Go on.

I've been here for the better part of two years now, and while I no longer get lost exiting the L, I still feel like I'm a stranger in a strange land sometimes. Never thought I'd be in a place where bars could be collectively described as anti-social. When I think of my friends back in LA or Minneapolis, they nearly all came from work or the bar. People just kind of chit chat with each other, and especially if you're a regular at the bar, yous all become friends. In these parts, though, it seems like everyone goes with their friends, talks to their friends only, then goes home. I dunno, it seems instead of the pub being the place you go to be social, it seems to be where you go to talk to your friends when you don't want to drink at one of their sh*tty apartments. I mean, at some bars people talk to you, but it's usually stupid guys hitting on you. I've yet to run into a place where folks are just talkative and friendly.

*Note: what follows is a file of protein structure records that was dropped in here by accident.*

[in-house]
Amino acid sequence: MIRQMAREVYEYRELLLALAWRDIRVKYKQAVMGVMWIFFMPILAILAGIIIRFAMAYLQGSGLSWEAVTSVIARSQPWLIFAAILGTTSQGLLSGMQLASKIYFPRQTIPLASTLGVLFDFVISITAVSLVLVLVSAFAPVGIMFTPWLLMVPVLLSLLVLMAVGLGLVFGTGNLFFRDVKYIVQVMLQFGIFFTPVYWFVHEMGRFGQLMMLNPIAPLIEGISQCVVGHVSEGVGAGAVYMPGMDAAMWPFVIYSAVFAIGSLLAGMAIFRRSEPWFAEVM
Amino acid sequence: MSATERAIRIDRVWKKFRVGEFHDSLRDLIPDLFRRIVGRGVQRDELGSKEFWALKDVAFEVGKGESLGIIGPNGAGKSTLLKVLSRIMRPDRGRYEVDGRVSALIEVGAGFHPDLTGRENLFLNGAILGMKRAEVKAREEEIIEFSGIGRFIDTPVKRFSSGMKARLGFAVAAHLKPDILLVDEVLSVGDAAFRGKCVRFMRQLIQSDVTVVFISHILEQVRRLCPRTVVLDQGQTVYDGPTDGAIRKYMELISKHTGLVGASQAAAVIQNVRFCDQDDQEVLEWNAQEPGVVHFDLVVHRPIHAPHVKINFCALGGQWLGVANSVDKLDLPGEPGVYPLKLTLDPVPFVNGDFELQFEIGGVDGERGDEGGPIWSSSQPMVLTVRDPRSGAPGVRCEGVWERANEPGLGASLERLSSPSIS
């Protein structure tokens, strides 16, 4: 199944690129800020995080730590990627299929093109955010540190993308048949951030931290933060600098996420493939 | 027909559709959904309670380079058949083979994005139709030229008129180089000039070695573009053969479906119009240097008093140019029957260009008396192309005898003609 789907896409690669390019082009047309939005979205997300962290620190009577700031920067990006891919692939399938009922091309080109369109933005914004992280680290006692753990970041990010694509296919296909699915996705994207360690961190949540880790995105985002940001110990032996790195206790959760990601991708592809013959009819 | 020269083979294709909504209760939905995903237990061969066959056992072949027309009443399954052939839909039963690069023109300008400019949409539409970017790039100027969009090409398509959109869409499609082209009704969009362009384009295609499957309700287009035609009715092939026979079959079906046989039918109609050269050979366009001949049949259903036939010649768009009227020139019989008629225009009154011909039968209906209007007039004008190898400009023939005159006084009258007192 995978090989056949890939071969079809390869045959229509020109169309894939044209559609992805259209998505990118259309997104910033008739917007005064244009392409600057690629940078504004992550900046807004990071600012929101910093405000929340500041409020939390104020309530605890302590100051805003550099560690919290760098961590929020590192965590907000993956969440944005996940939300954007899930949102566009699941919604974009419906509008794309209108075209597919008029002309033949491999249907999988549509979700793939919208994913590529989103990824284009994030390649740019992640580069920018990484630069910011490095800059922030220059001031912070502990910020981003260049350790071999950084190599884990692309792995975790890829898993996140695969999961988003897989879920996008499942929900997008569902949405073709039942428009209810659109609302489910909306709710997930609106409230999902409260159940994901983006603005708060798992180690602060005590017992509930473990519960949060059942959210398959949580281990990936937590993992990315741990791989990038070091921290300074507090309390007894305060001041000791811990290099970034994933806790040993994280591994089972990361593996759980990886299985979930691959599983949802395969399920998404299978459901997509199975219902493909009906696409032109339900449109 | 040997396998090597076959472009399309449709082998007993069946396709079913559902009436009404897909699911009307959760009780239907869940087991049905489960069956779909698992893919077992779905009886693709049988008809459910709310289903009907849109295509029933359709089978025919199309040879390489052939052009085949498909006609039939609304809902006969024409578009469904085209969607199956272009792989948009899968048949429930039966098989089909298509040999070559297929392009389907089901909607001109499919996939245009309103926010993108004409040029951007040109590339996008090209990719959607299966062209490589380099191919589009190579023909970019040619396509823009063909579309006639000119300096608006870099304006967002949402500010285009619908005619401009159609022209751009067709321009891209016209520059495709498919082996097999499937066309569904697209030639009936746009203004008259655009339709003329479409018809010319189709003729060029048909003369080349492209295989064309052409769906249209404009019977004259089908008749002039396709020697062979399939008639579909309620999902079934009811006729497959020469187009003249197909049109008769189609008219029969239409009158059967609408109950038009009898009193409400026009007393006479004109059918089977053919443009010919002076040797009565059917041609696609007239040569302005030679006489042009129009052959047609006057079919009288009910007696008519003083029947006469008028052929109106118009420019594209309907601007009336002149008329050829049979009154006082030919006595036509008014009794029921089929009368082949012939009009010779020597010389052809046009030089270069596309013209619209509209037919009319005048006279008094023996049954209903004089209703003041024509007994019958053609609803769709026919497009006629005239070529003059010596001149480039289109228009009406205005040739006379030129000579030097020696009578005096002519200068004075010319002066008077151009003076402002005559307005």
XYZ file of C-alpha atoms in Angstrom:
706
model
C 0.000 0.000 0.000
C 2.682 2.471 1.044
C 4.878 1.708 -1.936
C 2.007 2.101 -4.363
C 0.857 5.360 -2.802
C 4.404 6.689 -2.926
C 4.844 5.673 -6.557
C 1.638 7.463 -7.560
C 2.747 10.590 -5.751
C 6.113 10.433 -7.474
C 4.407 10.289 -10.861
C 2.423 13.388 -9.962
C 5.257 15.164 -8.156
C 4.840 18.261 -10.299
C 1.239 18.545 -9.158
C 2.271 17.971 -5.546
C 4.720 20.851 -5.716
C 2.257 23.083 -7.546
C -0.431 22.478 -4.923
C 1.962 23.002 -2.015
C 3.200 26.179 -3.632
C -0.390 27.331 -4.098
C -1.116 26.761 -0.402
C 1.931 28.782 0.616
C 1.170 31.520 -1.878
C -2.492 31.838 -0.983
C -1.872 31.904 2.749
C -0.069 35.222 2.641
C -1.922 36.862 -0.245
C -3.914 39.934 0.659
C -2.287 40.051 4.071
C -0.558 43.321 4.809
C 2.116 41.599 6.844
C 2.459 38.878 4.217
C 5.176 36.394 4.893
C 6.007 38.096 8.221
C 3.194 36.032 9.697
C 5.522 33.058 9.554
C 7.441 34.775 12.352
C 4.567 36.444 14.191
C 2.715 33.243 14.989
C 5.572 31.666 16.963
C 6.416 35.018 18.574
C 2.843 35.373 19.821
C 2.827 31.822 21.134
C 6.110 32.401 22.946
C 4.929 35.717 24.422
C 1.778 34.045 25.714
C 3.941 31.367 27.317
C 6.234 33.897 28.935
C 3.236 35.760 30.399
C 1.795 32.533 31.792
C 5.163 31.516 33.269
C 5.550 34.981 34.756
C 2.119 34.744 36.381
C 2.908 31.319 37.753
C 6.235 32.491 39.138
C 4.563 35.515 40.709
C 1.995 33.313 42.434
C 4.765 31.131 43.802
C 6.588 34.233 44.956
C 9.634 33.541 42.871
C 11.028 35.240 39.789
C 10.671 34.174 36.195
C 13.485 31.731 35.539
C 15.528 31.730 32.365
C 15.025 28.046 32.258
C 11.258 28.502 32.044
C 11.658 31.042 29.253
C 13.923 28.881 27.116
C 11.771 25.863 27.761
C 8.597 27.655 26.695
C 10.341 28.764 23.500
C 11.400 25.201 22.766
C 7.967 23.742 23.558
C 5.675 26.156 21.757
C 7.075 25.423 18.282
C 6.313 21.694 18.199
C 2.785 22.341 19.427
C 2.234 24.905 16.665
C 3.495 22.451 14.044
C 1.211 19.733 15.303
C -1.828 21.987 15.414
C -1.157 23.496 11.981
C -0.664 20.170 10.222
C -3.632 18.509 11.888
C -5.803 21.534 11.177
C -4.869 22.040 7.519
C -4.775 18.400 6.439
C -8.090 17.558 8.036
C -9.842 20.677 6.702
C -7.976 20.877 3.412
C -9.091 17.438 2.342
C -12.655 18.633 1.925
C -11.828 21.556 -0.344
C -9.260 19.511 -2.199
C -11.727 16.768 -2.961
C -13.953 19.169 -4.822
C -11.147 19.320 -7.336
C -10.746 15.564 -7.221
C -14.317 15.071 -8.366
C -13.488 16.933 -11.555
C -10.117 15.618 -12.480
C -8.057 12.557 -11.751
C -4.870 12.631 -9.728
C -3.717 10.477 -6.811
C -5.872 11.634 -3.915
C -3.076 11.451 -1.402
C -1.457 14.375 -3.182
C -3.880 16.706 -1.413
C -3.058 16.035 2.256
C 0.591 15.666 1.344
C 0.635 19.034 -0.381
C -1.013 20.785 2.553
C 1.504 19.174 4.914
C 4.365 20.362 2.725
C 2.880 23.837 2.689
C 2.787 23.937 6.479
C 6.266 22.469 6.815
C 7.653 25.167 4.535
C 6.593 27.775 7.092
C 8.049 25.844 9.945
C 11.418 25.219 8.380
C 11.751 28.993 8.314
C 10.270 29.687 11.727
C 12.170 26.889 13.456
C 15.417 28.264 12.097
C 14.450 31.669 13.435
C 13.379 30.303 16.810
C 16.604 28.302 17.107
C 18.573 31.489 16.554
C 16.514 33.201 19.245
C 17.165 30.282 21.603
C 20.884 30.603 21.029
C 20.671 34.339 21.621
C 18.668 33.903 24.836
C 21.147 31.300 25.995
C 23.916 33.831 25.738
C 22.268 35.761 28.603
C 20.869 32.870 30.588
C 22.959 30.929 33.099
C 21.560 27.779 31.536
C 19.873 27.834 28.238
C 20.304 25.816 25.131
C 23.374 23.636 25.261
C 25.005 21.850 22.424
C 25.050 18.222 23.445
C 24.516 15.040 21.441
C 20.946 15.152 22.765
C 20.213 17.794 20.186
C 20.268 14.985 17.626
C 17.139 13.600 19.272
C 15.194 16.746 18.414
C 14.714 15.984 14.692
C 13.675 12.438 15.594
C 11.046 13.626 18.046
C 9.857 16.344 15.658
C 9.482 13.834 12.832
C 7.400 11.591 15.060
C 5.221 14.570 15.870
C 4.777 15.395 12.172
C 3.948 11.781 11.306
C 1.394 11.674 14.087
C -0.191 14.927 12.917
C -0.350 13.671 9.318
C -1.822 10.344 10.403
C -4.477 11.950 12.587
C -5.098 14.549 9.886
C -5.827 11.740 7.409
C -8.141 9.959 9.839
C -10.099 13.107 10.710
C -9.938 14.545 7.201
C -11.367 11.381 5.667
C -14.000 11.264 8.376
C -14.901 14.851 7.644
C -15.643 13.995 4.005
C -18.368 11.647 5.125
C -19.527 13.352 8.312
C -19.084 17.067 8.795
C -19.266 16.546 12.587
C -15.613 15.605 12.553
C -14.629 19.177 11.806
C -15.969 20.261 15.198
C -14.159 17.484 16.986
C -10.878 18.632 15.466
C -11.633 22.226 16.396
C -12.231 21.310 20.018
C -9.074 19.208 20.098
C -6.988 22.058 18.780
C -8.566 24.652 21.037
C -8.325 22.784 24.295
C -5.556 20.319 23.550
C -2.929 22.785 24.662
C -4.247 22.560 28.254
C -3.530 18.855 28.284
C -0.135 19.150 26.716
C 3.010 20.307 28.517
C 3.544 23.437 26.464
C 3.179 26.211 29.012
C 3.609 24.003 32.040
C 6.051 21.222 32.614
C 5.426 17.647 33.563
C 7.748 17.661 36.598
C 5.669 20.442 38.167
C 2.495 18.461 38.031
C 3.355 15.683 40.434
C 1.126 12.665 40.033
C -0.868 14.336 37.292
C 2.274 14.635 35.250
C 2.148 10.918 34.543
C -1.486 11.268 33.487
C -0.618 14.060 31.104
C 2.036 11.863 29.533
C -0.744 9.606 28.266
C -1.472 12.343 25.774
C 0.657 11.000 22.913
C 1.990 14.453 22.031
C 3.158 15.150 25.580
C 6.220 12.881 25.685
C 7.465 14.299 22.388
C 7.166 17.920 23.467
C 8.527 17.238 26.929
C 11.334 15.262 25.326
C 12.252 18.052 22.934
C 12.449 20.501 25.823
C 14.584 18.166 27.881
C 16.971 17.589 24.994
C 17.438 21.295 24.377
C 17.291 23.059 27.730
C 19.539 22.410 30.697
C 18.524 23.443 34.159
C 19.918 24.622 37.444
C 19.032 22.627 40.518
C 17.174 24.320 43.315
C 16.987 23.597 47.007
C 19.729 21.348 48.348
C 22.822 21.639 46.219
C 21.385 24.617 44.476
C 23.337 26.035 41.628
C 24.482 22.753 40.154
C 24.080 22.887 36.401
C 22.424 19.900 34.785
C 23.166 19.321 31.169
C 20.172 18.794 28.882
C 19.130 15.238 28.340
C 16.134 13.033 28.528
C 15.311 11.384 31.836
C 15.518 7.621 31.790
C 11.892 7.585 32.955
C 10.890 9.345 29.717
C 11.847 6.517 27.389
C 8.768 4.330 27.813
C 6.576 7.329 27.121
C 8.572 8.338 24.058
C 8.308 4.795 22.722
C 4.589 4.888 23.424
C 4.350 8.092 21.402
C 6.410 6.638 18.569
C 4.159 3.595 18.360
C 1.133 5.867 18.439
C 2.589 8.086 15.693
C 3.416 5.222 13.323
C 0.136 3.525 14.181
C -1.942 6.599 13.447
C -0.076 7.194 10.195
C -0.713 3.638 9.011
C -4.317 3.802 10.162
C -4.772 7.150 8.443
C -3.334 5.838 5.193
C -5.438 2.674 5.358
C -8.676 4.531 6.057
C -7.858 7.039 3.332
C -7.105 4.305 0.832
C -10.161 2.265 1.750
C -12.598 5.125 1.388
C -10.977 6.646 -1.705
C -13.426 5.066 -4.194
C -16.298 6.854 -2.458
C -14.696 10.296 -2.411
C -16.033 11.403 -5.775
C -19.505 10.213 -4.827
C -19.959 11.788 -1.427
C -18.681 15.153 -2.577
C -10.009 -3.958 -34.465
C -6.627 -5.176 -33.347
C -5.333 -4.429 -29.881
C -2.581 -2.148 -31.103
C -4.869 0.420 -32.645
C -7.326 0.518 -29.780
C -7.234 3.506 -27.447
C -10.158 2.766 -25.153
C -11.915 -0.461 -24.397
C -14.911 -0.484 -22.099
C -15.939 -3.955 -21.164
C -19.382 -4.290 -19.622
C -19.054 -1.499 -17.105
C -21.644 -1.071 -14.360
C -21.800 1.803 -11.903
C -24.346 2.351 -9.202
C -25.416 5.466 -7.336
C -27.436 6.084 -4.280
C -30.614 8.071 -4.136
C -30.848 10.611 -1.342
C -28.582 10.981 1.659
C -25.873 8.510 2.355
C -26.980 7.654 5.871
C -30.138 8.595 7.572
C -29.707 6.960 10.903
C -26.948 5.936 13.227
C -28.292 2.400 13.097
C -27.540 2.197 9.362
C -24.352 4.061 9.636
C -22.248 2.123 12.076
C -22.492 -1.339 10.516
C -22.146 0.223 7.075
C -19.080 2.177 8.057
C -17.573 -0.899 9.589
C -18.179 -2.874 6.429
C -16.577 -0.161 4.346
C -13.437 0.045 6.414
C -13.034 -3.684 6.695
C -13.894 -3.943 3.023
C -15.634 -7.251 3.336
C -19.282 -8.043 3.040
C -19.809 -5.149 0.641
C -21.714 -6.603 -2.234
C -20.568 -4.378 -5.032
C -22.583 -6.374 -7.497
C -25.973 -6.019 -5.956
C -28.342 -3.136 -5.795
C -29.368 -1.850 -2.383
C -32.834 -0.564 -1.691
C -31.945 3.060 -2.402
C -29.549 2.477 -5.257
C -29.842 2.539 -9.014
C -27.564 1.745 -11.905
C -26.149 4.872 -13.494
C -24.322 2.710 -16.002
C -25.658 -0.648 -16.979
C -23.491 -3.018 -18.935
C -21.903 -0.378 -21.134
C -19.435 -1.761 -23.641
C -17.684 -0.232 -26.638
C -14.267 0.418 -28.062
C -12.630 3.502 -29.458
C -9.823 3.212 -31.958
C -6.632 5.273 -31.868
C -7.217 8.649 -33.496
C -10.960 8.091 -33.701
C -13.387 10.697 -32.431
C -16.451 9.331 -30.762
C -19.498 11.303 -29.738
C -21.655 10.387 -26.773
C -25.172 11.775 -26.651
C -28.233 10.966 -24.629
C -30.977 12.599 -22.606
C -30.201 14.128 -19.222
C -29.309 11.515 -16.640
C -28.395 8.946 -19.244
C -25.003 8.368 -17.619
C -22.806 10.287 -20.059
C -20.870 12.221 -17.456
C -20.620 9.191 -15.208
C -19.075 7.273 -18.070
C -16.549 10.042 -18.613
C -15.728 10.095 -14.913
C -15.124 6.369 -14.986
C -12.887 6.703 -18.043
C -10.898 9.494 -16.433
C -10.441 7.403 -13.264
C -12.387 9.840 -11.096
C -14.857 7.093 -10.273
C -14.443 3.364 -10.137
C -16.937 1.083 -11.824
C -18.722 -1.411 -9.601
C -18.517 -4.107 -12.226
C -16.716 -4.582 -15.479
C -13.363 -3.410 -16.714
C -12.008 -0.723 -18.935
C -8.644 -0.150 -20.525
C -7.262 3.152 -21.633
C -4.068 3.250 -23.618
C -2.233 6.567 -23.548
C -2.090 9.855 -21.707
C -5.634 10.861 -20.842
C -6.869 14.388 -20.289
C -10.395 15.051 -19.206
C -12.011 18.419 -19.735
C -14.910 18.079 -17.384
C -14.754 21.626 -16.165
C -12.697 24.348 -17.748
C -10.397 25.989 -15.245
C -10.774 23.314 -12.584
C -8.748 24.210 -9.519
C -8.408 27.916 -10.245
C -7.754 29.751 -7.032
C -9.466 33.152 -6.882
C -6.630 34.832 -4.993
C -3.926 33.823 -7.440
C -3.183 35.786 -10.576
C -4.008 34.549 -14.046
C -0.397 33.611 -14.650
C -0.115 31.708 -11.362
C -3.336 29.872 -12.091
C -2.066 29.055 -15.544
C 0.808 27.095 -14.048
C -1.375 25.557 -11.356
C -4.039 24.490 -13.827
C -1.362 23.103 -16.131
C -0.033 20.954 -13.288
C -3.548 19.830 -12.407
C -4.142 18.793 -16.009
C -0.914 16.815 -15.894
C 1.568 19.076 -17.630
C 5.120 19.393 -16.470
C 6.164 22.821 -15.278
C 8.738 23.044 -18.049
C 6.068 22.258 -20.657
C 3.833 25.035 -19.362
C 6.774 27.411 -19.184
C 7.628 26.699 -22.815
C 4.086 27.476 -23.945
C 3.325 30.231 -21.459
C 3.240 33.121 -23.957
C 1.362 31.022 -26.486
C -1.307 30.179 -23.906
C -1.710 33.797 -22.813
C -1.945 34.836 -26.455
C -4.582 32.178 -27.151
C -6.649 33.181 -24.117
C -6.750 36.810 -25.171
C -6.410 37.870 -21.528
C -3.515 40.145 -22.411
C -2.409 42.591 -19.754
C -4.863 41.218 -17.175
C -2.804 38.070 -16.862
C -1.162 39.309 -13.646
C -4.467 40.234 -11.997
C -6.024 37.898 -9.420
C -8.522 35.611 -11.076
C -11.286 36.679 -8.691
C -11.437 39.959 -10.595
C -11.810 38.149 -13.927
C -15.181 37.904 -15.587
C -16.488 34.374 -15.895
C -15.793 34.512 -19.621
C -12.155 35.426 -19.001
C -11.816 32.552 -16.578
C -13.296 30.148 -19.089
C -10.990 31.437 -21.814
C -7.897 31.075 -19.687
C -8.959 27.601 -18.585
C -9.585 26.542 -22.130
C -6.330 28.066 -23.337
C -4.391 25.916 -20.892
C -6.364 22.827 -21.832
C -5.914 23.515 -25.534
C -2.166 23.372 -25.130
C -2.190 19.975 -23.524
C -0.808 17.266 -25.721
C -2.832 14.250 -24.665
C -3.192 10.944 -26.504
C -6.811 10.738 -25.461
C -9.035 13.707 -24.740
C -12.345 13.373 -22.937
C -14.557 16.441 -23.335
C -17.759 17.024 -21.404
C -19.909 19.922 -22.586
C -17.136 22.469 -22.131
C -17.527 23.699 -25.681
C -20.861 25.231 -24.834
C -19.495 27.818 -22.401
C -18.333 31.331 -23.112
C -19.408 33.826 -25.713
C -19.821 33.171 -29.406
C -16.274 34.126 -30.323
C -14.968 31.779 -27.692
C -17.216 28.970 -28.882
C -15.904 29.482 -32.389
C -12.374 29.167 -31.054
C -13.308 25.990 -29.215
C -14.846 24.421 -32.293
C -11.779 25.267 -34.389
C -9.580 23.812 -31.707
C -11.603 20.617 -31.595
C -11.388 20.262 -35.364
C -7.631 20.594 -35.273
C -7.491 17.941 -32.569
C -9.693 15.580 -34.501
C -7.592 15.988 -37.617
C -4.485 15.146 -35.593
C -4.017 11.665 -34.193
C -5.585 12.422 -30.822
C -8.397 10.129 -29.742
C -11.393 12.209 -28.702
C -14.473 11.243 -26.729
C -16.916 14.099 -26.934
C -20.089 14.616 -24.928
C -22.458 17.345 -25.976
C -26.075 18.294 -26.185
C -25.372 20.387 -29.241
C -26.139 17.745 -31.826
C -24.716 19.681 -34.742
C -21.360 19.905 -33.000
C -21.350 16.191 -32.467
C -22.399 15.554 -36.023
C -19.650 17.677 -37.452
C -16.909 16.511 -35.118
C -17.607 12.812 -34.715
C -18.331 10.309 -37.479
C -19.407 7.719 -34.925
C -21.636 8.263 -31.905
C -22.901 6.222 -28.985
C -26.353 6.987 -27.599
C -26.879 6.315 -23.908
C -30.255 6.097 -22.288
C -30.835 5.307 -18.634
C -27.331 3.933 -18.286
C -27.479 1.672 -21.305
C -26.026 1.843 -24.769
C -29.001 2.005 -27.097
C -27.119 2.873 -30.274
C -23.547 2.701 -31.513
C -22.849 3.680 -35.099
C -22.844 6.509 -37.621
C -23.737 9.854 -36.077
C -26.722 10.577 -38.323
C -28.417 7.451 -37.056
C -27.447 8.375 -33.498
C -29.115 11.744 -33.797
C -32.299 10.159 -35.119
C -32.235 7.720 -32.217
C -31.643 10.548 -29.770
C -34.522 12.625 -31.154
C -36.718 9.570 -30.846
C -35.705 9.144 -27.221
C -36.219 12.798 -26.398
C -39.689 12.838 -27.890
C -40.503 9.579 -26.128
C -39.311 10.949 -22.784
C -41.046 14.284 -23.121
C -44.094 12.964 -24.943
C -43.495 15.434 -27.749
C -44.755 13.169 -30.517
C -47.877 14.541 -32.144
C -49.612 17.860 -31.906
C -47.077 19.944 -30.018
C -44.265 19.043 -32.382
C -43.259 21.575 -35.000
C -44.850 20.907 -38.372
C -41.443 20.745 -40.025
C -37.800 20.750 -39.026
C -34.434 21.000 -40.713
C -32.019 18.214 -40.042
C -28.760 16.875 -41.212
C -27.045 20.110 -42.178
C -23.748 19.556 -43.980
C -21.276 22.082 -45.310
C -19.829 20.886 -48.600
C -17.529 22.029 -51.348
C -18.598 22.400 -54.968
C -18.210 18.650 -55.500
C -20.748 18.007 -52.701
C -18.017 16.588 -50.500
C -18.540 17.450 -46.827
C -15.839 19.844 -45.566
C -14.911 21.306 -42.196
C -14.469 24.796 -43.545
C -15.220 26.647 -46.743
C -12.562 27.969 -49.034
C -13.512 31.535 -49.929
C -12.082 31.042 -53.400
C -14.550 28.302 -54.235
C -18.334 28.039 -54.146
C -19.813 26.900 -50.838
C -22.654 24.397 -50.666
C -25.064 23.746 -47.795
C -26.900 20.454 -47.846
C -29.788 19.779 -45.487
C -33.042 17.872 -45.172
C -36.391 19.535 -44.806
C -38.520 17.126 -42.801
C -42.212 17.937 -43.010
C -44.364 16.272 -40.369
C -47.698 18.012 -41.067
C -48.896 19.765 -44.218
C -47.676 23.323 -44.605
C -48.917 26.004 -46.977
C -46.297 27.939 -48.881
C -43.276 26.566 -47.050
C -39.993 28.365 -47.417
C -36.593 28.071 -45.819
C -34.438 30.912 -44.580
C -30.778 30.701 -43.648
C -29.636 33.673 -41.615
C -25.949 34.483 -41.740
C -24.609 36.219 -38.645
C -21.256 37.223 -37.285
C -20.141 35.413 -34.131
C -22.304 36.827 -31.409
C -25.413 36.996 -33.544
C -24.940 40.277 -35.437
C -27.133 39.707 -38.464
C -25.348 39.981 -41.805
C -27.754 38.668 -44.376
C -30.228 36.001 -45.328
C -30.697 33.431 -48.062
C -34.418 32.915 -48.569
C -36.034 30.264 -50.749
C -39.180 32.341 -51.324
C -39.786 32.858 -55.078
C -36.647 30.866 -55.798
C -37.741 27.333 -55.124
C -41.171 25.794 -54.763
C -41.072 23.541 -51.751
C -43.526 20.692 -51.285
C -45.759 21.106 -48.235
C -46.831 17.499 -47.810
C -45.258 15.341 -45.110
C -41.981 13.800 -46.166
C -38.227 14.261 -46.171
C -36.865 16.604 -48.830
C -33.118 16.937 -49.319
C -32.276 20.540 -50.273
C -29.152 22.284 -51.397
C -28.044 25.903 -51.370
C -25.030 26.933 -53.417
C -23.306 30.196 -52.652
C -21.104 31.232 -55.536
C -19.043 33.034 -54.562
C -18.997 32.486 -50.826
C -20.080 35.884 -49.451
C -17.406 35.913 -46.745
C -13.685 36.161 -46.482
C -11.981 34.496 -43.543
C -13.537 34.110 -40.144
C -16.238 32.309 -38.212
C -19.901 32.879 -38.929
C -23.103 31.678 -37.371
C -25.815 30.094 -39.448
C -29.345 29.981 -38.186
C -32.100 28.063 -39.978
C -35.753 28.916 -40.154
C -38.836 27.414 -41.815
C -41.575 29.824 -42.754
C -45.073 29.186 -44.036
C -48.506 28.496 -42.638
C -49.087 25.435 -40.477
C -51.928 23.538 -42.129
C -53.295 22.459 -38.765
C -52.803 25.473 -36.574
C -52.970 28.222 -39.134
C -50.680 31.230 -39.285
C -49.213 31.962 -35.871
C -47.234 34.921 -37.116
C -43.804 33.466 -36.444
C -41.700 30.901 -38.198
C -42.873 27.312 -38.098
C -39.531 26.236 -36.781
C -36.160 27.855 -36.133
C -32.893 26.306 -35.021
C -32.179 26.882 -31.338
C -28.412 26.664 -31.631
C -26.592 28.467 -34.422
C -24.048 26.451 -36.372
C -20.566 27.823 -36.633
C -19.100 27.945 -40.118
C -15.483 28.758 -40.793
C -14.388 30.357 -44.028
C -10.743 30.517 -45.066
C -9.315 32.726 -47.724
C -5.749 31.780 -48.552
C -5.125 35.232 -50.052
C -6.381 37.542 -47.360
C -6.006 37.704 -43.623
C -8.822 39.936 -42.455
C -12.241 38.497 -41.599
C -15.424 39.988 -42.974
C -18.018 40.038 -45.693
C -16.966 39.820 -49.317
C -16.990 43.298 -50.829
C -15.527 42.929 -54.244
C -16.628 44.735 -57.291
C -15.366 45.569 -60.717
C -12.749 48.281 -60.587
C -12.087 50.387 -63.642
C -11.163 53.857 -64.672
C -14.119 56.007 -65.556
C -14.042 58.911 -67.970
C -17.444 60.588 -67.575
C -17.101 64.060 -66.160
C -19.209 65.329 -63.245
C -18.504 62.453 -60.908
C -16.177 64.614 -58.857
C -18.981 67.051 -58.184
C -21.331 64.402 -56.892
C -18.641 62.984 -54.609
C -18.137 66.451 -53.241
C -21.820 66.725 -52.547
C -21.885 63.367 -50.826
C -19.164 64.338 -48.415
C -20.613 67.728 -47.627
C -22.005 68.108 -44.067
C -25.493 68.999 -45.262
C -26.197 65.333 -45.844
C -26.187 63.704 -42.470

But again, I'm just a stranger and all of that, still trying to navigate my way through the fog. If you know something I don't know, please do share!
Exactly! You have describe perfectly what I have felt for years about the bar scene here and why I do not like it. It is extremely cliquey. I mean the standing around just talking with your friends. I mean why did you even come out of the house if that is all you were going to do.
In L.A I can see what you are talking about but Minneapolis, I am not so sure, but I was only there for a weekend. You probably know the scene better.

Also, nothing is wrong with a guys hitting on you. That is a part of the fun!

For example, when I went out this weekend. I actually met a new person, not guy hitting on you, and also mingled with people from Brooklyn. We exchanged numbers. I am not sure if we would hang out again but I actually talked with other people, danced and not just stood in corner.

Basically, I am learning avoid the typical neighborhood bar scene stay near downtown. I would advise that to anyone who actually wants to mingle and be friendly. But I am sure every experience will be different.

But I do not go out that much when comes to nightlife as I am older and wears me out here in Chicago.
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Old 11-12-2012, 01:40 PM
 
896 posts, read 1,399,937 times
Reputation: 476
Quote: